“They’re making it attractive for people to work and live in close proximity,” she said, and to use the transportation system that is available.  “That sends a very different message than putting in a three-story high parking unit.”

So one avenue for improvement would be to expand the number of businesses applying for Bike Friendly status from three to far more.

Ms. Tebbut explained, “The city of Davis received grant funding to move this program ahead.”  But the city got this funding at the same time they lost DK Kemp as the bicycling coordinator.  In the meantime, “they lost that money.  No one was able to implement the program.”

But that might be changing with a new bicycle coordinator – and demands on parking and congestion driving possible demands for changing the way we get to work or even shop for our food.

—David M. Greenwald reporting


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About The Author

David Greenwald is the founder, editor, and executive director of the Davis Vanguard. He founded the Vanguard in 2006. David Greenwald moved to Davis in 1996 to attend Graduate School at UC Davis in Political Science. He lives in South Davis with his wife Cecilia Escamilla Greenwald and three children.

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20 thoughts on “Bike Campaign Swings into Gear to Reduce Traffic and Congestion”

  1. Ron Glick

    Equating the traffic jams created by road construction with parking congestion is a little disingenuous. I easily found a parking spot at 2nd and E yesterday at 5:30 PM. Lucky or good? I don’t know but it sure seems to me that the difficulty in finding parking downtown is overstated. I almost never need to go around a block more than once to find a spot and usually can find a spot within a block of my destination immediately upon arrival.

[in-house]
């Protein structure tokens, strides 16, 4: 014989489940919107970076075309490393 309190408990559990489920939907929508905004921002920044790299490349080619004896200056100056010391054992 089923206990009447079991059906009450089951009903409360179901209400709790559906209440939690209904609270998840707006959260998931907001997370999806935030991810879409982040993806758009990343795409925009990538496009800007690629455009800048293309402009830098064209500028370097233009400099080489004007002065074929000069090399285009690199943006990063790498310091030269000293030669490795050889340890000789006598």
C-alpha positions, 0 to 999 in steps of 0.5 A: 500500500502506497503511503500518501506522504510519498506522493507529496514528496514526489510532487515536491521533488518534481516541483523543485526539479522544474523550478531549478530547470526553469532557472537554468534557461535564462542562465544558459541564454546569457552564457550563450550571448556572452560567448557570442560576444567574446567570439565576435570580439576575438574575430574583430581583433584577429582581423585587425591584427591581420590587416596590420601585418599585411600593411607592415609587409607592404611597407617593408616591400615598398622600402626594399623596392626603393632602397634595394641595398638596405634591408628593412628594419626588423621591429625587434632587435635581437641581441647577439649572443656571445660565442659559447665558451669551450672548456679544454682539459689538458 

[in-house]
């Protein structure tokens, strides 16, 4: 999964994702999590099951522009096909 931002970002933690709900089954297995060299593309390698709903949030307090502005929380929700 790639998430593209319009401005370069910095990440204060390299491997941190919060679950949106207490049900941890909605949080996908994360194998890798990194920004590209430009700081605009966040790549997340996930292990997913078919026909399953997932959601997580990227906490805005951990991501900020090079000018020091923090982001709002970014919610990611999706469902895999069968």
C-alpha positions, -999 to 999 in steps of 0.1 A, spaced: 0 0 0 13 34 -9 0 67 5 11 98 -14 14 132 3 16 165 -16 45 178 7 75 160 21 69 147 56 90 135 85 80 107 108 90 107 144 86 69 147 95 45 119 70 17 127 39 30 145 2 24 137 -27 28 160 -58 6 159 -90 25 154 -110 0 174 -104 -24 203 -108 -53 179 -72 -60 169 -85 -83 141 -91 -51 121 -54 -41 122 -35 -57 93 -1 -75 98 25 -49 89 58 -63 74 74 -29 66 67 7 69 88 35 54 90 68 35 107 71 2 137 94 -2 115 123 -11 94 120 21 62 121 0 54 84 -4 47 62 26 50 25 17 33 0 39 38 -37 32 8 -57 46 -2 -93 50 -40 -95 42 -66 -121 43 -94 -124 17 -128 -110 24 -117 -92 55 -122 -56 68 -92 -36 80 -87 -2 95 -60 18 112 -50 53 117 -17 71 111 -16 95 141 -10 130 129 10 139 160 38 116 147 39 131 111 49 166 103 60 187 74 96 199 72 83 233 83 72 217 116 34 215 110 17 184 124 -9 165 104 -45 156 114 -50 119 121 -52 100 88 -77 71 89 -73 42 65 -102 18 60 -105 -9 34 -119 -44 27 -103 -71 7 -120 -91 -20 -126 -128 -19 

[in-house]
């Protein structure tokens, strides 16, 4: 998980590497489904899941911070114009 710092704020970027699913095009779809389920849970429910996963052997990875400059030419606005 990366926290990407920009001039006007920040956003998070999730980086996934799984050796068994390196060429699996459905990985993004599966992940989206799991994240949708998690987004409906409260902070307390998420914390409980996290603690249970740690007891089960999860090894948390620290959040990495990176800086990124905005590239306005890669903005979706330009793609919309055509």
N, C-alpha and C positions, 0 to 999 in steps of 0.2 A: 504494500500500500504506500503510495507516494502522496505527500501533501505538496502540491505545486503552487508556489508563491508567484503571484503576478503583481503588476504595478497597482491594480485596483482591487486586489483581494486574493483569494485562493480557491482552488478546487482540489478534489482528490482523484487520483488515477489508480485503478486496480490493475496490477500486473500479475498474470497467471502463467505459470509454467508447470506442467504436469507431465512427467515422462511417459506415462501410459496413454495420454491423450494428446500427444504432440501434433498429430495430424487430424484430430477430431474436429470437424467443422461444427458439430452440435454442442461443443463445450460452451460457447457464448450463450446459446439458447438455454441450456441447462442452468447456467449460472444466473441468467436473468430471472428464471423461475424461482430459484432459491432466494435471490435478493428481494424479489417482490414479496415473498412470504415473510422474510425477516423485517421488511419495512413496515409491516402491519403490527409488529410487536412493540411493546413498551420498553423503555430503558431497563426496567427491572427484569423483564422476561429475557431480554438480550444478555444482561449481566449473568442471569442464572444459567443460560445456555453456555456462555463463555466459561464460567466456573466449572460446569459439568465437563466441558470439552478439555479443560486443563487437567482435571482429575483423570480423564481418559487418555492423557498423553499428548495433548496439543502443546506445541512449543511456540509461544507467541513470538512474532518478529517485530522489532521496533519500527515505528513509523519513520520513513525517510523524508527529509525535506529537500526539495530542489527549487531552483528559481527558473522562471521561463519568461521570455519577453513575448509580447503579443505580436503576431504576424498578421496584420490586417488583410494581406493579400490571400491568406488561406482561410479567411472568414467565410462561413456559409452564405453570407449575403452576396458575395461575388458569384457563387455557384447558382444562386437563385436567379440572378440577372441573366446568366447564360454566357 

1. David Greenwald Post author

      “Equating the traffic jams created by road construction with parking congestion is a little disingenuous.”

      Disingenuous means “not candid” or “sincere” – you may disagree with her, but I don’t think that’s the word you want to use here.

      1. Bill Marshall

        Disingenuous means “not candid” or “sincere” – you may disagree with HER, but I don’t think that’s the word you want to use here.

        So, you now opine/attempt to correct posters’ choice of words… fascinating… particularly in the apparent fact that she was not the author of the piece, you apparently are…

        With L Street under construction for the foreseeable future, Fifth Street has taken on much more congestion than normal.  The downtown remains impacted by parking shortages during peak hours.